Showing posts with label VOWS OF AMIDA BUDDHA. Show all posts
Showing posts with label VOWS OF AMIDA BUDDHA. Show all posts

Friday, October 4, 2019

The 48 vows of Amida Buddha – commentary on section 7 of the Larger Sutra


the cover of the first edition of
 my book on the 48 Vows

At the moment Dharmakara became Amida Buddha, His 48 vows and His Pure Land became real and effective methods for the salvation of sentient beings. For a better understanding, I arranged them in four categories. The highlighted numbers represent a vow that has been revised. Click on it to read the revised explanations. 

1. Vows about Amida Buddha and His Pure Land
(vows 12, 13, 31, 32)

2. Vows related to the salvation of all sentient beings
     (vows 11, 17, 18,  19, 20, 22, 33, 35)

 3.   Vows explaining the characteristics, the capacities and activities of beings who attained Enlightenment in the Pure Land after being born there. These beings are sometimes called humans and devas in my land, shravakas in my land or bodhisattvas in my land.

  1. Vows related to bodhisattvas in other lands (not yet born in the Pure Land                          (vows 34, 36, 37, 41, 42, 43, 44, 45, 47, 48)

When explaining these vows I will sometime mention the passages in the sutra that, according to Shinran, prove they were brought to fulfillment after Dharmakara attained Buddhahood and became Amida Buddha.



Tuesday, October 1, 2019

Vows related with bodhisattvas in other lands (not yet born in the Pure Land)




The following vows refer mainly to highly advanced bodhisattvas in aspiration from various worlds who entrust to Amida Buddha and say His Name in faith, wishing to be born in His Land.  They are already on one of the ten bodhisattva stages (bhumis) and very close to Enlightenment, but still not enlightened. Because they entrust to Amida and are in accord with His Primal Vow - in their case, hearing the Name of Amida means to hear and entrust, to hear with faith and to say Amida’s Name in faith, they will too be born in His Pure Land by transformation (“true fulfilled land/”center” of the Pure Land) where they will attain perfect Enlightenment[1]. The difference between them and us is that they are already very advanced on the Buddhist path and very close to Enlightenment while we are the lowest of the low in terms of spiritual evolution and the similarity is that we both entrust to Amida and dwell in the stage of non-retrogression for entering the Pure Land and attainment of Enlightenment there. However, because their spiritual capacities are already extremely high in comparison with ours and their senses very much purified, when they entrust to Amida and say His Name in faith they automatically receive more benefits than us, ordinary people. These benefits are explained in this category of vows.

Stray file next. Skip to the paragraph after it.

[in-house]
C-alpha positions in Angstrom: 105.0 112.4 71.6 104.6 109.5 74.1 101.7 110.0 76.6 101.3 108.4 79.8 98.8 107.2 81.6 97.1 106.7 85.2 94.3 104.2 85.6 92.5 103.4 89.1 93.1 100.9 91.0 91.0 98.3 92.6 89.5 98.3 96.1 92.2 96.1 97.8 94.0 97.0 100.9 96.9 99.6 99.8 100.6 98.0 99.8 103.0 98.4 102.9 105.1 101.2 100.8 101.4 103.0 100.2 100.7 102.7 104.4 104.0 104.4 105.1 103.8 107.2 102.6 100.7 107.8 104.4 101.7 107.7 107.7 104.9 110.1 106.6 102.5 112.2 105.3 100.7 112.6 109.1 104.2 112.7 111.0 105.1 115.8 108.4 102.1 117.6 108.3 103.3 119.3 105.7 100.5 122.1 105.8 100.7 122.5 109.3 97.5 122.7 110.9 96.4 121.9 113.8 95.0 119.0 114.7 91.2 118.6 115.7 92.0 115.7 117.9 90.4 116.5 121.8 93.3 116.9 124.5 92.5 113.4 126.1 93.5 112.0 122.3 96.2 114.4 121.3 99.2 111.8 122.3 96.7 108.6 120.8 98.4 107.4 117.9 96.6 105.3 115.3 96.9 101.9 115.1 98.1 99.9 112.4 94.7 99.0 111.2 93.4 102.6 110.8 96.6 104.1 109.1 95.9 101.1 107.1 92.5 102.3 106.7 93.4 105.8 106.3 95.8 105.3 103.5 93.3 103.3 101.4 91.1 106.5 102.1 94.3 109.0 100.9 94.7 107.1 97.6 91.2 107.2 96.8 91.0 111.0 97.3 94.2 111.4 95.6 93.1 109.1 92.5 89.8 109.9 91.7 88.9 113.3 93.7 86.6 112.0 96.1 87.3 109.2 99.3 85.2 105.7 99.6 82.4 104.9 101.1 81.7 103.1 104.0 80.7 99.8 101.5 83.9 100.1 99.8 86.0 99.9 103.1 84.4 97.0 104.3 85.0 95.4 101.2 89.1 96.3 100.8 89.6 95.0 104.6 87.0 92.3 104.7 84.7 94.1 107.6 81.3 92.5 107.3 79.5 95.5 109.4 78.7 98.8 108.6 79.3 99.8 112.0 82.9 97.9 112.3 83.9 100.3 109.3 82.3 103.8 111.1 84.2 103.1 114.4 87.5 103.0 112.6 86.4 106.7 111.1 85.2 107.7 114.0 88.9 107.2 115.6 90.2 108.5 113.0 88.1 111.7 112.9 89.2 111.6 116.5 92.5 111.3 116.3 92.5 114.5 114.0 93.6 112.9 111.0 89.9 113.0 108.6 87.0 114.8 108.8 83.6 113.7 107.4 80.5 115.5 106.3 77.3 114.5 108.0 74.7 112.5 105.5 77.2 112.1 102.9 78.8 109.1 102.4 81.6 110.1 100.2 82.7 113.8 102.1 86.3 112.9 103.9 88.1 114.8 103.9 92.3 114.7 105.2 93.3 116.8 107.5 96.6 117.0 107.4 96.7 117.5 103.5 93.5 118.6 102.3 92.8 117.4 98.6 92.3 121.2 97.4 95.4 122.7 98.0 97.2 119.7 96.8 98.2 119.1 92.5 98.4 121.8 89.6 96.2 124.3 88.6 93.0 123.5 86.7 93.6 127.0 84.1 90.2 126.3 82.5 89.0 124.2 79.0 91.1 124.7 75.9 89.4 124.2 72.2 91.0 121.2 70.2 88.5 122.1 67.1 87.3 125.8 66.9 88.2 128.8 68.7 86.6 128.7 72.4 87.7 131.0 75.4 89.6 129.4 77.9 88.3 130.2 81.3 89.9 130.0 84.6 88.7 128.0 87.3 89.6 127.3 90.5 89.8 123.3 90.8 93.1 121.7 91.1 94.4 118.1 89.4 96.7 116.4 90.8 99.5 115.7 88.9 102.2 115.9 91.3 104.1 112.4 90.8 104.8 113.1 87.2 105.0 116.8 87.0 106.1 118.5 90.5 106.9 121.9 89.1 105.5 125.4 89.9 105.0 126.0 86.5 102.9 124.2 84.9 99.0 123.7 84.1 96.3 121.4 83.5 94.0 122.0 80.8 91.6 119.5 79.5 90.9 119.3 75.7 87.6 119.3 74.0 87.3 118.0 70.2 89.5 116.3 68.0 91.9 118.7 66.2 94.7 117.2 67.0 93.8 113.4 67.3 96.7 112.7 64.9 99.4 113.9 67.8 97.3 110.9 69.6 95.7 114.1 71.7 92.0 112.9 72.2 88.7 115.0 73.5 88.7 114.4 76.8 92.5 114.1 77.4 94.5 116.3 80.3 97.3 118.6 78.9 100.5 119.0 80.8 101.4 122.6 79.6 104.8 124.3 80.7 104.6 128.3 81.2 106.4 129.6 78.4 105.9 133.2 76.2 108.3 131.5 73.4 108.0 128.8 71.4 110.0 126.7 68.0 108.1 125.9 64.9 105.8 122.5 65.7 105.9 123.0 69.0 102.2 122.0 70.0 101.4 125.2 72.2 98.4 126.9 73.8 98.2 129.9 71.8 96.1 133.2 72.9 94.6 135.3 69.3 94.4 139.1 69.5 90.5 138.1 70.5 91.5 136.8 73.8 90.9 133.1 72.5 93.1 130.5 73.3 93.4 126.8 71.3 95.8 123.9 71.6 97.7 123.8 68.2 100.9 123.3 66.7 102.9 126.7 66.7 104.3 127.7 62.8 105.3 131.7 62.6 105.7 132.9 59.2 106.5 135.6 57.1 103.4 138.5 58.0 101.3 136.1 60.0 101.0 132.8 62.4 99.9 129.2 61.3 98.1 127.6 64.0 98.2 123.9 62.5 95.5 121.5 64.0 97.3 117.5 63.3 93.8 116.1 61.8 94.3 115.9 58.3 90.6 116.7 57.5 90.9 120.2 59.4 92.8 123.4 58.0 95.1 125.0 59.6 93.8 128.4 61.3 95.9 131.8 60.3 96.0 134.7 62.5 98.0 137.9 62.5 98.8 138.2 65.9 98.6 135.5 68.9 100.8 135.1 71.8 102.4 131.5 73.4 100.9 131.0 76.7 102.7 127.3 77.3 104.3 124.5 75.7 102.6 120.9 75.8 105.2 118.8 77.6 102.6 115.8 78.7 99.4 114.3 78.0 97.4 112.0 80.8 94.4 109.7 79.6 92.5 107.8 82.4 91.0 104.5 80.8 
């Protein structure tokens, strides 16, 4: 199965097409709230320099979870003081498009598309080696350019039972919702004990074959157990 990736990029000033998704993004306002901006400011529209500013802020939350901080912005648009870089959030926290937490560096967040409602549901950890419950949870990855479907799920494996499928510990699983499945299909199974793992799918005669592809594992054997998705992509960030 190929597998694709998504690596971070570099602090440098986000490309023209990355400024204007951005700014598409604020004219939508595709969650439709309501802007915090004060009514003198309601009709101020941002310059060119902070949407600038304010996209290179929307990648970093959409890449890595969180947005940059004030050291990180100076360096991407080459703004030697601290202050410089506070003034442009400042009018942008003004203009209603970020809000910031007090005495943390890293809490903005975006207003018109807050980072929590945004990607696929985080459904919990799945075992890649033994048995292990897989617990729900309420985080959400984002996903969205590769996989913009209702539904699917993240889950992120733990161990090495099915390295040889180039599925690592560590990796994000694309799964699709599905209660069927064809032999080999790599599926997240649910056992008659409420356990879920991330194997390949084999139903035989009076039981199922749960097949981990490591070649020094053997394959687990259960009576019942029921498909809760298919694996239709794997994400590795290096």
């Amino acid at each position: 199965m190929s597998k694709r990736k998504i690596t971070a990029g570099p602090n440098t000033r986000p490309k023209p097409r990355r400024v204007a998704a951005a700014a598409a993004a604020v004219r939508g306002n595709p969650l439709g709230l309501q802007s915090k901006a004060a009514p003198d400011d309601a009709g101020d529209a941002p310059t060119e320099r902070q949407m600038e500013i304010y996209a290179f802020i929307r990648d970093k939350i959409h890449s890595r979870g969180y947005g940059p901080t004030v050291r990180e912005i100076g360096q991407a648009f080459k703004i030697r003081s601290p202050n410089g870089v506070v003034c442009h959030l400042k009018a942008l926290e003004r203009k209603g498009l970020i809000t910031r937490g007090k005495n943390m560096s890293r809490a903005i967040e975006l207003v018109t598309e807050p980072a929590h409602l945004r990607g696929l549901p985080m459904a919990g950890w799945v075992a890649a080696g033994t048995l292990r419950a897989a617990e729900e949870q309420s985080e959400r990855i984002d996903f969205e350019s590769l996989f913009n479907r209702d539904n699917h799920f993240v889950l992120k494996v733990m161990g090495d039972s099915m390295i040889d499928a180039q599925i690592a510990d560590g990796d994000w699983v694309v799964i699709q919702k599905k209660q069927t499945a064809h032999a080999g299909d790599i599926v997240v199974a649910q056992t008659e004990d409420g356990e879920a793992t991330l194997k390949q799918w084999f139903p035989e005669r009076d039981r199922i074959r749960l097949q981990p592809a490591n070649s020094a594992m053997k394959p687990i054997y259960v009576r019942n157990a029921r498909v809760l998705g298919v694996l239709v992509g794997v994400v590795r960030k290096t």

Saturday, September 28, 2019

Vows explaining the characteristics, the capacities and activities of beings who attained Enlightenment in the Pure Land after being born there


 As I previously explained, beings born in the Pure Land are sometimes called “humans and devas (gods) in my land “, which doesn’t mean that in the Pure Land there are the six unenlightened realms of existence, namely the hells, hungry spirits, animals, humans, demigods (asuras) and gods. Shakyamuni himself explained in section 17 of this sutra that when the expression “humans and devas” in the Pure Land appears in this sacred discourse it is only in relation with the states of existence prior to their birth in the Pure Land:

Friday, September 27, 2019

Returning from the Pure Land - explanation of the 22nd Vow of Amida Buddha


Section from the Larger Amida Sutra Mandala. Samantabhadra is seen near
 the Shakyamuni Buddha on his white elephant.Maitreya and Manjushri are 
also depicted in the right and left of the Buddha.

“If, when I attain Buddhahood, bodhisattvas in the Buddha-lands of other directions who come and are born in  my land[1] should not ultimately and unfailingly reach the Stage of Becoming a Buddha after One More Life, may I not attain perfect Enlightenment. Excepted are those who wish to teach and guide sentient beings in accordance with their original vows. For they wear the armour of great vows, accumulate merits, deliver all beings from birth and death, visit Buddha-lands to perform the bodhisattva practices, make offerings to Buddha Tathagatas, throughout the ten directions, enlighten uncountable sentient beings as numerous as the sands of the River Ganges, and establish them in the highest, perfect Enlightenment. Such bodhisattvas transcend the course of practice of the ordinary bodhisattva stages and actually cultivate the virtues of Samantabhadra”.[2]